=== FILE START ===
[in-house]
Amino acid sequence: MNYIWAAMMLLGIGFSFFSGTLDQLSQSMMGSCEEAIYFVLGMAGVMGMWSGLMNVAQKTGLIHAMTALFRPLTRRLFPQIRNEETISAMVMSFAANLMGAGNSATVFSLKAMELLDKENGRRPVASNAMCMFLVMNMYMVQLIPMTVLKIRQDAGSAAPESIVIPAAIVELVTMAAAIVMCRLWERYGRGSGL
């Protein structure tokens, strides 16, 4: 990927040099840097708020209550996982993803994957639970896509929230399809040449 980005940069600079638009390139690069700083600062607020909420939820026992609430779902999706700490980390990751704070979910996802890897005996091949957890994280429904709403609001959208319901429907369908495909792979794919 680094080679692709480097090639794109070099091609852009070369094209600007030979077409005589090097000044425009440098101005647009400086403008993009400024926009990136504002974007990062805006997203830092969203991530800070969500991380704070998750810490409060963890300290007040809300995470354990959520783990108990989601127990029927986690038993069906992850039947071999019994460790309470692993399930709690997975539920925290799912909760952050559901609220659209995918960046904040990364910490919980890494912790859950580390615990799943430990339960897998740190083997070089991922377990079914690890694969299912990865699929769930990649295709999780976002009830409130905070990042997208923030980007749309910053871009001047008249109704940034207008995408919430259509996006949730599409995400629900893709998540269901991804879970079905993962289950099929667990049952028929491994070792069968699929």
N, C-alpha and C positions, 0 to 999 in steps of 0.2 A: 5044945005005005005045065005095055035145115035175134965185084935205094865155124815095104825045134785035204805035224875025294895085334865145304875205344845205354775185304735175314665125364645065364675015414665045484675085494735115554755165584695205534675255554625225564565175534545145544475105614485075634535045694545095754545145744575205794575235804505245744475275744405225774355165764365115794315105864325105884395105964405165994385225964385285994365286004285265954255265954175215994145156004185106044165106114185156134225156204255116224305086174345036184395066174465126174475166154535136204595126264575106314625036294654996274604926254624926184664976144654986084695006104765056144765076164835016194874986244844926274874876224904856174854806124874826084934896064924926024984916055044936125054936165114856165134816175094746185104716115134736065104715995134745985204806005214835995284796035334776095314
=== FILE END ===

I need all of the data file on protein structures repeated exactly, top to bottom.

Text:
[in-house]
Amino acid sequence: MNYIWAAMMLLGIGFSFFSGTLDQLSQSMMGSCEEAIYFVLGMAGVMGMWSGLMNVAQKTGLIHAMTALFRPLTRRLFPQIRNEETISAMVMSFAANLMGAGNSATVFSLKAMELLDKENGRRPVASNAMCMFLVMNMYMVQLIPMTVLKIRQDAGSAAPESIVIPAAIVELVTMAAAIVMCRLWERYGRGSGL
């Protein structure tokens, strides 16, 4: 990927040099840097708020209550996982993803994957639970896509929230399809040449 980005940069600079638009390139690069700083600062607020909420939820026992609430779902999706700490980390990751704070979910996802890897005996091949957890994280429904709403609001959208319901429907369908495909792979794919 680094080679692709480097090639794109070099091609852009070369094209600007030979077409005589090097000044425009440098101005647009400086403008993009400024926009990136504002974007990062805006997203830092969203991530800070969500991380704070998750810490409060963890300290007040809300995470354990959520783990108990989601127990029927986690038993069906992850039947071999019994460790309470692993399930709690997975539920925290799912909760952050559901609220659209995918960046904040990364910490919980890494912790859950580390615990799943430990339960897998740190083997070089991922377990079914690890694969299912990865699929769930990649295709999780976002009830409130905070990042997208923030980007749309910053871009001047008249109704940034207008995408919430259509996006949730599409995400629900893709998540269901991804879970079905993962289950099929667990049952028929491994070792069968699929």
N, C-alpha and C positions, 0 to 999 in steps of 0.2 A: 5044945005005005005045065005095055035145115035175134965185084935205094865155124815095104825045134785035204805035224875025294895085334865145304875205344845205354775185304735175314665125364645065364675015414665045484675085494735115554755165584695205534675255554625225564565175534545145544475105614485075634535045694545095754545145744575205794575235804505245744475275744405225774355165764365115794315105864325105884395105964405165994385225964385285994365286004285265954255265954175215994145156004185106044165106114185156134225156204255116224305086174345036184395066174465126174475166154535136204595126264575106314625036294654996274604926254624926184664976144654986084695006104765056144765076164835016194874986244844926274874876224904856174854806124874826084934896064924926024984916055044936125054936165114856165134816175094746185104716115134736065104715995134745985204806005214835995284796035334776095314